Sue N.

First Light

Wednesday, March 15, 2017
Bill Rancic
First Light
I love survival stories and this one was a gripper.  A plane crashes into a mountain and the passengers struggle to stay alive until rescued. The story is told by one couple to their grown son and there is an amazing twist before it is over. Couldn't put it down.  Check our catalog.
 
Sue N., Youth Services

Arms Wide Open: A Midwife's Journey

Thursday, January 12, 2017
Patricia Harman
Arms Wide Open: A Midwife's Journey

The author was in the hippie culture and was a political activist in the 1970s protesting the Vietnam War. Then she became a self taught midwife and moved with her fmily to communes in Ohio and rural West Virginia.

This is a gripping personal narrative of a  woman's life from a young  adult to adulthood where she and her husband are managing a woman's clinic today.

Having grown up in Rural West Virginia, this book really struck a chord with me.  I highly recommend it.

Check our Digital Catalog for this ebook

Sue N., Youth Services

Lone Survivor: The Eyewitness Account of Operation Redwing and the Lost Heroes of SEAL Team 10

Thursday, December 1, 2016
Marcus Luttrell
Lone Survivor: The Eyewitness Account of Operation Redwing and the Lost Heroes o

This book was hard to put down. I knew nothing about the Navy SEAL training or the fighting in Afghanistan, so I learned a lot. Marcus Luttrell and his SEAL Team 10 were in a monstrous battle in the desolate mountains while searching for an Al Qaeda leader. All his teammates were killed by the Taliban and Marcus spent four days alone, injured and presumed dead, until a local tribe found him after he had crawled seven miles and hid him until he was rescued. It was a fascinating book and I highly recommend it.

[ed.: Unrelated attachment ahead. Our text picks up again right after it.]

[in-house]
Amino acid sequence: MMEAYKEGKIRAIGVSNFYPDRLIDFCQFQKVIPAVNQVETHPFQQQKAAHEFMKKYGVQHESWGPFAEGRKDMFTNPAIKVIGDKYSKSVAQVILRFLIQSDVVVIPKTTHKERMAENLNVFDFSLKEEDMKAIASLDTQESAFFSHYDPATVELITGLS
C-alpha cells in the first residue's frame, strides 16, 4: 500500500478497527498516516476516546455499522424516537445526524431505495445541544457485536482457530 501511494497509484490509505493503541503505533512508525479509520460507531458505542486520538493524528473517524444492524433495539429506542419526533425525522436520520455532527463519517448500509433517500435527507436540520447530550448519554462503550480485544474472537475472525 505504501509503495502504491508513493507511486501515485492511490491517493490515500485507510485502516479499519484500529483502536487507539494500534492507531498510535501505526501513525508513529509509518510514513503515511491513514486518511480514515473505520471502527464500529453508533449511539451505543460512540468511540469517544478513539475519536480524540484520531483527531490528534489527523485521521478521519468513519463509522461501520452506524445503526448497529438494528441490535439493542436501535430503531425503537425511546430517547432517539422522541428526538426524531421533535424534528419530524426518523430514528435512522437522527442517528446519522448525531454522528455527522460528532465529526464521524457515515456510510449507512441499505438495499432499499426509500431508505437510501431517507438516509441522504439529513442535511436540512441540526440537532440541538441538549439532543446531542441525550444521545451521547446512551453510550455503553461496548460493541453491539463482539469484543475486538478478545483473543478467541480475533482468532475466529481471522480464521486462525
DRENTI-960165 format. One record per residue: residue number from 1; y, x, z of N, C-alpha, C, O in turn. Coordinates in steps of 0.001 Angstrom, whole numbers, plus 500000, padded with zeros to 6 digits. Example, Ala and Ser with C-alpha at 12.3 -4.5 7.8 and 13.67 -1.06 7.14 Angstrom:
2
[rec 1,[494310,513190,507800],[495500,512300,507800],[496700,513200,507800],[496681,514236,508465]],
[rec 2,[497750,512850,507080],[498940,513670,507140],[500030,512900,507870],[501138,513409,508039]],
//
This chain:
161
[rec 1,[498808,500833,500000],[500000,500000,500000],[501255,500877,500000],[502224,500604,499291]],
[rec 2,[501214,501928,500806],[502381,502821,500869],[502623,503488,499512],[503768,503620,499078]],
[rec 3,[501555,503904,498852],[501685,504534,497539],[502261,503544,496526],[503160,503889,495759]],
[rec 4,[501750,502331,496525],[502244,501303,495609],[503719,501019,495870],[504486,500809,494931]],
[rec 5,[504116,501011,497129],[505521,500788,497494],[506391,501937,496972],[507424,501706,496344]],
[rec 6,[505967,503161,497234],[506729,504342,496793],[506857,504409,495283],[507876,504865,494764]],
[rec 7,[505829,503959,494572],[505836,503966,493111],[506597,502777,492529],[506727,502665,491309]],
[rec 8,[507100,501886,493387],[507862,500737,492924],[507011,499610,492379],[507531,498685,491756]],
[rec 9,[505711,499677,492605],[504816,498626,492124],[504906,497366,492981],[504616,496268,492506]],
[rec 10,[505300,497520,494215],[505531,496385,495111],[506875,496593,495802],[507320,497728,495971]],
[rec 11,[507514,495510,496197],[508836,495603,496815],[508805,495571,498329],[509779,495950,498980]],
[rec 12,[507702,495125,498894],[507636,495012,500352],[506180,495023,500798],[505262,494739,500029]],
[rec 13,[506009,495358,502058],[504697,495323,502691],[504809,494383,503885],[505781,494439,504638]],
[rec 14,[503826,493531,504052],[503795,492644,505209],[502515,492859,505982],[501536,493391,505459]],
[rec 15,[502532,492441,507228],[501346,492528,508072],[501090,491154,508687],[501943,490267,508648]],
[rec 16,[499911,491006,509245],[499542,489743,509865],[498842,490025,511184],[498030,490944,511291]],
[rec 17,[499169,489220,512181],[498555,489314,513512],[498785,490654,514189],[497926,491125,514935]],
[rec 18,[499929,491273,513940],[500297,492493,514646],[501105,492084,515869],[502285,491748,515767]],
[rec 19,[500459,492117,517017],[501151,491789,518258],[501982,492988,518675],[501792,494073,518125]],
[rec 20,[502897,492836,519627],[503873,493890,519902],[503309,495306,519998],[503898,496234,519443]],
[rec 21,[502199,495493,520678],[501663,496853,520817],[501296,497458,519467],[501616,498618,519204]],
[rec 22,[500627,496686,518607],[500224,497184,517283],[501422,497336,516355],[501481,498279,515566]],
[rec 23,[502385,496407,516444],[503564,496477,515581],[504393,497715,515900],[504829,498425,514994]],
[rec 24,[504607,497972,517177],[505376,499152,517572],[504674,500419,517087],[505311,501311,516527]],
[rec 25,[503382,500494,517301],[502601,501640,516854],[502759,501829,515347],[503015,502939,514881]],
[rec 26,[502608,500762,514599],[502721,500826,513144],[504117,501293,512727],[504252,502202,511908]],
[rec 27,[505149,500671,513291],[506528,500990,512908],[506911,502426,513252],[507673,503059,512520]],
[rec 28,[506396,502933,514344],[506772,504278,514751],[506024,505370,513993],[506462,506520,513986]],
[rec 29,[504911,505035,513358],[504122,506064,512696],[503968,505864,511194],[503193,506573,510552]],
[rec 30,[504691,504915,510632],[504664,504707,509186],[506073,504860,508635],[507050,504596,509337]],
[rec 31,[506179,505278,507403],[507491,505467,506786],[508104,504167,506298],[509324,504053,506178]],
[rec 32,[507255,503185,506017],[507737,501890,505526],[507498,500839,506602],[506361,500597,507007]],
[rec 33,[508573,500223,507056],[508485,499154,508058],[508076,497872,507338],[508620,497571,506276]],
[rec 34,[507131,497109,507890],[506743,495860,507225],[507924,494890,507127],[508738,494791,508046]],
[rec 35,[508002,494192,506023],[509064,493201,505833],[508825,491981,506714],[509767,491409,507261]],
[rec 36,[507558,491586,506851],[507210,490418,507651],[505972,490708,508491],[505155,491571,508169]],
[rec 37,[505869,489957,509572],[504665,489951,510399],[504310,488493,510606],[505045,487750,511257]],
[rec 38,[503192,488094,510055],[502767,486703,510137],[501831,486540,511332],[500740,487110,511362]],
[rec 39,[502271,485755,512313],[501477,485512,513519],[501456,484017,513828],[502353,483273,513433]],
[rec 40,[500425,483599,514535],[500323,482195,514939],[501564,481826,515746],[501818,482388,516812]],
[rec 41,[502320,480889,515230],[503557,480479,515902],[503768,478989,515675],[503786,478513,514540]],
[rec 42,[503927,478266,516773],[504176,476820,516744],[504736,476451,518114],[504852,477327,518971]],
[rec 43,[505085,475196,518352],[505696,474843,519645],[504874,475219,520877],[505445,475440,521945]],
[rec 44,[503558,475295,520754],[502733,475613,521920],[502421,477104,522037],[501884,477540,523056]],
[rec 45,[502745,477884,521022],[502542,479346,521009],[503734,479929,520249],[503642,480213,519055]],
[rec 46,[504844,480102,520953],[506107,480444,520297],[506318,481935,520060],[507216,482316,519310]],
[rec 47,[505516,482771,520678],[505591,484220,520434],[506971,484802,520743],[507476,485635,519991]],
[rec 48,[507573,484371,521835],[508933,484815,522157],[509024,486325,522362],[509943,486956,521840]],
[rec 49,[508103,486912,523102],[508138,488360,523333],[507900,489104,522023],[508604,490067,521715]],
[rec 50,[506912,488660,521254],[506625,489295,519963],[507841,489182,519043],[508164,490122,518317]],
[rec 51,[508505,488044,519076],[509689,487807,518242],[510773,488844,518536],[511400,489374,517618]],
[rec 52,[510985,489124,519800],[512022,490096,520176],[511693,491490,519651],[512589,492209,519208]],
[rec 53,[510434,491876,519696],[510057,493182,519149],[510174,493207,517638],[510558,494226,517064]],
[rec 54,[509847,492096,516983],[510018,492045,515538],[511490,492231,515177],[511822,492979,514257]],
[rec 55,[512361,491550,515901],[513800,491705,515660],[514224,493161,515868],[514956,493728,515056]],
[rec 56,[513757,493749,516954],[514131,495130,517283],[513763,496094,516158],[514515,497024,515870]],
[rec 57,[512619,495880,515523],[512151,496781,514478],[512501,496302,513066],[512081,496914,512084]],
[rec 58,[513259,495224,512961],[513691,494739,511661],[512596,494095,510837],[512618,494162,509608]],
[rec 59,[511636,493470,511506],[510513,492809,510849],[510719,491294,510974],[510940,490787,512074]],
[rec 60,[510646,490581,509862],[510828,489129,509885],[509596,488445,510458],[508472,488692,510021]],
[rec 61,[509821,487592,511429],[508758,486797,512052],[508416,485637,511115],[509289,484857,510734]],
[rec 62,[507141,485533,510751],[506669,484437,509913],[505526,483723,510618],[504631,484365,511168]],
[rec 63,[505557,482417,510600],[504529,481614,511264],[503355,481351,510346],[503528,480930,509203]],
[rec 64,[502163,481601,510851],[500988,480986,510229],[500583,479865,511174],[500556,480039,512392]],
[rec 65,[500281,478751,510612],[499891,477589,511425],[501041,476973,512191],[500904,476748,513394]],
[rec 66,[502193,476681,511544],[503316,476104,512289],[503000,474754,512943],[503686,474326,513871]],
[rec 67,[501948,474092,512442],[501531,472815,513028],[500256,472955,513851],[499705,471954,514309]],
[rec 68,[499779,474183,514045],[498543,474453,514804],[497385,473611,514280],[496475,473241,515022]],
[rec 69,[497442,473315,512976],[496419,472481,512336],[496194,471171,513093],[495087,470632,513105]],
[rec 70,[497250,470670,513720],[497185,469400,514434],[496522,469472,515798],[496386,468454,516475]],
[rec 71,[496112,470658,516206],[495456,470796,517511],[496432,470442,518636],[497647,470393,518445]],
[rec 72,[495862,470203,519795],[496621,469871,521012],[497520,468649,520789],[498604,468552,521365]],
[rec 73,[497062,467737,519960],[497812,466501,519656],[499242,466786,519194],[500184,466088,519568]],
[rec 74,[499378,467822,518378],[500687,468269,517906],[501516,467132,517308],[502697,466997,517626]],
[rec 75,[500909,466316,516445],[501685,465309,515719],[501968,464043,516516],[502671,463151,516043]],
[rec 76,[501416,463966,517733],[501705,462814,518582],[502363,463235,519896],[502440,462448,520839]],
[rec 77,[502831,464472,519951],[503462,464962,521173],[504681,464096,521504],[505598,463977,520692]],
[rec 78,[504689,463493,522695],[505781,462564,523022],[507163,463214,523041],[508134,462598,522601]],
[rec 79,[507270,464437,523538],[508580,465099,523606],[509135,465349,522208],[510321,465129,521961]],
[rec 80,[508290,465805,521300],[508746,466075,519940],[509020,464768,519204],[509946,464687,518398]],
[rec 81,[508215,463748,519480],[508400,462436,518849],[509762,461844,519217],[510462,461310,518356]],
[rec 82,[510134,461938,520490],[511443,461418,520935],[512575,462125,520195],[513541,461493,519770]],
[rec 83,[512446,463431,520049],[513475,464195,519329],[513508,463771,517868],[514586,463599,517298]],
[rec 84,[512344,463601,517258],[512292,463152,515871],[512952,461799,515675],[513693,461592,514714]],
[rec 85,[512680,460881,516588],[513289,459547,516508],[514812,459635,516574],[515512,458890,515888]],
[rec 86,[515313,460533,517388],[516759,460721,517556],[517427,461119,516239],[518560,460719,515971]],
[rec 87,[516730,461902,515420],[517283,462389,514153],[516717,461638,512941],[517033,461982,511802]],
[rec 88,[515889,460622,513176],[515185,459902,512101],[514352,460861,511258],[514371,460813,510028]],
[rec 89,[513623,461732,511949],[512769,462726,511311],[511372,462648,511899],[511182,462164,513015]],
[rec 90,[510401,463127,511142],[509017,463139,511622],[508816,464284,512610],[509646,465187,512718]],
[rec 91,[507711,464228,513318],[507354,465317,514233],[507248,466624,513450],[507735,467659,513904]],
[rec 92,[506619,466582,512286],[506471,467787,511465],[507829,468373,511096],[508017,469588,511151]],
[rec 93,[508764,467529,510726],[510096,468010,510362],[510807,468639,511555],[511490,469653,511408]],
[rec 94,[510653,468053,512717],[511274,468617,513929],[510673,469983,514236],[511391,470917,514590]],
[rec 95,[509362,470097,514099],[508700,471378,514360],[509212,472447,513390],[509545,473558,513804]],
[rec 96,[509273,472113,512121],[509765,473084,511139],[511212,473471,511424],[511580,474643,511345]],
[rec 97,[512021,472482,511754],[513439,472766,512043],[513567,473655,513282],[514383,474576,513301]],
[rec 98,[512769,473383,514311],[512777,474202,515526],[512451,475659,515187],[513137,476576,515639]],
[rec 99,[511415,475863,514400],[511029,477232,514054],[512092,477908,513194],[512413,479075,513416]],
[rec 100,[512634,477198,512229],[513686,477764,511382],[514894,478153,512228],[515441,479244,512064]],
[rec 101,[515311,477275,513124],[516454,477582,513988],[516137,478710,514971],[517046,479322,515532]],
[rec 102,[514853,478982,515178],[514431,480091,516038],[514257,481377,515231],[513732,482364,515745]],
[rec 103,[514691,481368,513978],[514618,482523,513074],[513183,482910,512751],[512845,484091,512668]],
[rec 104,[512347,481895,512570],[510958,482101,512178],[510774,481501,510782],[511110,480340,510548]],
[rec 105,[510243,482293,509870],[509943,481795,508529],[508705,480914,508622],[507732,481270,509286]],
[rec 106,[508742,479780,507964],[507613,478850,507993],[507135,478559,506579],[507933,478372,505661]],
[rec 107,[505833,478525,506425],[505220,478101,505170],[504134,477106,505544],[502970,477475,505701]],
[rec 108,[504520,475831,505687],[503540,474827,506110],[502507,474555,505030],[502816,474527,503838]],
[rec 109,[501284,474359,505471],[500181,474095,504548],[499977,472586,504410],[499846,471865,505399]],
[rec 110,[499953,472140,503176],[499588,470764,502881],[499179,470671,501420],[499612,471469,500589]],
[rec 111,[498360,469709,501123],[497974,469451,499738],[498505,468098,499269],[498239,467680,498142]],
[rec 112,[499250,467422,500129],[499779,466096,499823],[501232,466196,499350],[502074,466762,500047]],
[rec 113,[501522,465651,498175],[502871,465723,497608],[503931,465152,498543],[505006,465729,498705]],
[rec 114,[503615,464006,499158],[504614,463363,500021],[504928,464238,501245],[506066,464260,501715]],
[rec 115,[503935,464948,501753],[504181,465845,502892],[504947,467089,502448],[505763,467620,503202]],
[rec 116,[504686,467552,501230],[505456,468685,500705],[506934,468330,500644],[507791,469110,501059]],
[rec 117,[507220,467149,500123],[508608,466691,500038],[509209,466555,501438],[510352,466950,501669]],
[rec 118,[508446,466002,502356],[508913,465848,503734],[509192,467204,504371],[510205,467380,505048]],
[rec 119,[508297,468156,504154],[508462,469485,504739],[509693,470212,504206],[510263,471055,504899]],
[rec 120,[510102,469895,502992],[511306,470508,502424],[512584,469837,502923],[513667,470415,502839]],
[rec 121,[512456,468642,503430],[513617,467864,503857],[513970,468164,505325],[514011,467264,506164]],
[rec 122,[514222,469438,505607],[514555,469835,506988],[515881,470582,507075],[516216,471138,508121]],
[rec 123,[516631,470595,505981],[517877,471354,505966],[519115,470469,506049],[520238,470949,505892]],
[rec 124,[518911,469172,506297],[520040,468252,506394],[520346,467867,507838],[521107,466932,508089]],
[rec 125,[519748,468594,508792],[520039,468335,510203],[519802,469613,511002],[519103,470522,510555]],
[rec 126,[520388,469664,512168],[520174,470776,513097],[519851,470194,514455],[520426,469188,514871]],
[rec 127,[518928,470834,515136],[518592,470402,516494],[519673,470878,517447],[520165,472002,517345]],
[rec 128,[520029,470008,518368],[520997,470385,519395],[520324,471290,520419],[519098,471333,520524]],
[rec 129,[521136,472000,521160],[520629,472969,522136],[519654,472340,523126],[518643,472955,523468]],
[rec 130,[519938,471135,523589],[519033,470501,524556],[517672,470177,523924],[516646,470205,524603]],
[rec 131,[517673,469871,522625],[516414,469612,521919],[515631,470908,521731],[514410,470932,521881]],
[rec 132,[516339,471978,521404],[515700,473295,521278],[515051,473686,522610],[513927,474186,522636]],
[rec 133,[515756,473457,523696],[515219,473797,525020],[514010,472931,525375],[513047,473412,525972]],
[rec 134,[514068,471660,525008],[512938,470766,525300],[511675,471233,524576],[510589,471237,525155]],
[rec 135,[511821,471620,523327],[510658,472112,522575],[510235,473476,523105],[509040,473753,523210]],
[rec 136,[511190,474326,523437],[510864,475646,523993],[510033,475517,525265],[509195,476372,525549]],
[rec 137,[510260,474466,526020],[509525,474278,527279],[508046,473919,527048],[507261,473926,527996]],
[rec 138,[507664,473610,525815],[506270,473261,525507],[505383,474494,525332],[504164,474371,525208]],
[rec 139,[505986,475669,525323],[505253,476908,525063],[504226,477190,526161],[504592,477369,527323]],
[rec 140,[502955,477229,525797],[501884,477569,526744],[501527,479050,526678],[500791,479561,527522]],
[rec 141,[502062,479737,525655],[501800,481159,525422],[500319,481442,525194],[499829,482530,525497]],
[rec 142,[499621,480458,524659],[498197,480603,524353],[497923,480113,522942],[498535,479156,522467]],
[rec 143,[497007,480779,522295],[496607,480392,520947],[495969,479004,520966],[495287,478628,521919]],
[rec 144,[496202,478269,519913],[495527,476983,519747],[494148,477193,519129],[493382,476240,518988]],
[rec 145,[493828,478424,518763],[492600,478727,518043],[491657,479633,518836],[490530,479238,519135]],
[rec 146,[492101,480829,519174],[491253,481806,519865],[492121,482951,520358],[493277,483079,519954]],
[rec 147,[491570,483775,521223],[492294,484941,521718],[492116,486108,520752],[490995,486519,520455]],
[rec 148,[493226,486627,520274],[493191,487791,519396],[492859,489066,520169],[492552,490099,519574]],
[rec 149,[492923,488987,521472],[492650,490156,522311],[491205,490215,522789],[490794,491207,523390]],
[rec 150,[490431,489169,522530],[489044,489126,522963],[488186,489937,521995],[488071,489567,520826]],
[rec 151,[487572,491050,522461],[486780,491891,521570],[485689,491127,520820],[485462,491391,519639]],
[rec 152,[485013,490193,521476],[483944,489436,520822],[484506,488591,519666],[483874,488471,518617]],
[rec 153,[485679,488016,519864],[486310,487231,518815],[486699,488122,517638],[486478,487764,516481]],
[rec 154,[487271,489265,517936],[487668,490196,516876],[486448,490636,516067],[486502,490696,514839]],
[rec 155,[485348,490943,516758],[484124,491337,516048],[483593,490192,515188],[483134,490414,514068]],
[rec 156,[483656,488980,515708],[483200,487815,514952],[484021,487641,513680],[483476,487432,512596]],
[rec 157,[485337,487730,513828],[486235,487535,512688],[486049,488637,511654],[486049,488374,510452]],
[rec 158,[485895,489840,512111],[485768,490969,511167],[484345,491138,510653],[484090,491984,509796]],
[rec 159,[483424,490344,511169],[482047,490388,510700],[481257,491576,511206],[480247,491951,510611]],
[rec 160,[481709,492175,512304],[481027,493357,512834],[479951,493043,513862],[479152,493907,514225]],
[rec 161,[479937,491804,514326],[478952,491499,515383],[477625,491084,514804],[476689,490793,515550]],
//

Check our catalog for this book.

 

Sue N., Youth Services

 

 

Hillbilly Elegy

Monday, November 21, 2016
J.D. Vance
Hillbilly Elegy

I grew up in Appalachia so this book really struck a chord with me and I could see myself as I read it. J.D. Vance tells of his upbringing in Kentucky and Ohio and explains how the "Hillbilly mentality" (i.e., poor white Americans) rules the lives of so many people who are not able to break free from their roots. The American Dream is a goal seldom achieved by this segment of society. An excellent and informative read.

Check our catalog for this book.

 

Sue N., Youth Services

They Marched Into Sunlight

Wednesday, October 12, 2016
David Maraniss
They Marched Into Sunlight

War and Peace, Vietnam and America, October 1967

 

I started this book on my Nook and then got the library book so I could see the photographs and finish the 500 pages.

The book alternates from Madison, Wisconsin, where there were massive protests against the war; Washington, DC, LBJ, and the politics of the war; and the sad and gruesome detailed accounts of the terrible week in October when there was so much confusion and chaos for the Americans.

I didn’t know anyone serving in Vietnam but remember reading about it every day and seeing it every night on TV.  So it was an eye opener for me as to what really went on that year. It was a long book but it is important to learn about this part of U.S. history.

Check our catalog for this book.

 

This year marks the 50th Commemoration of the Vietnam War and the library's Veterans Day program, Donut Dolly: An American Red Cross Girl's War in Vietnam, on Thursday, November 10, 2016, will focus on the War. Find out more about this event here.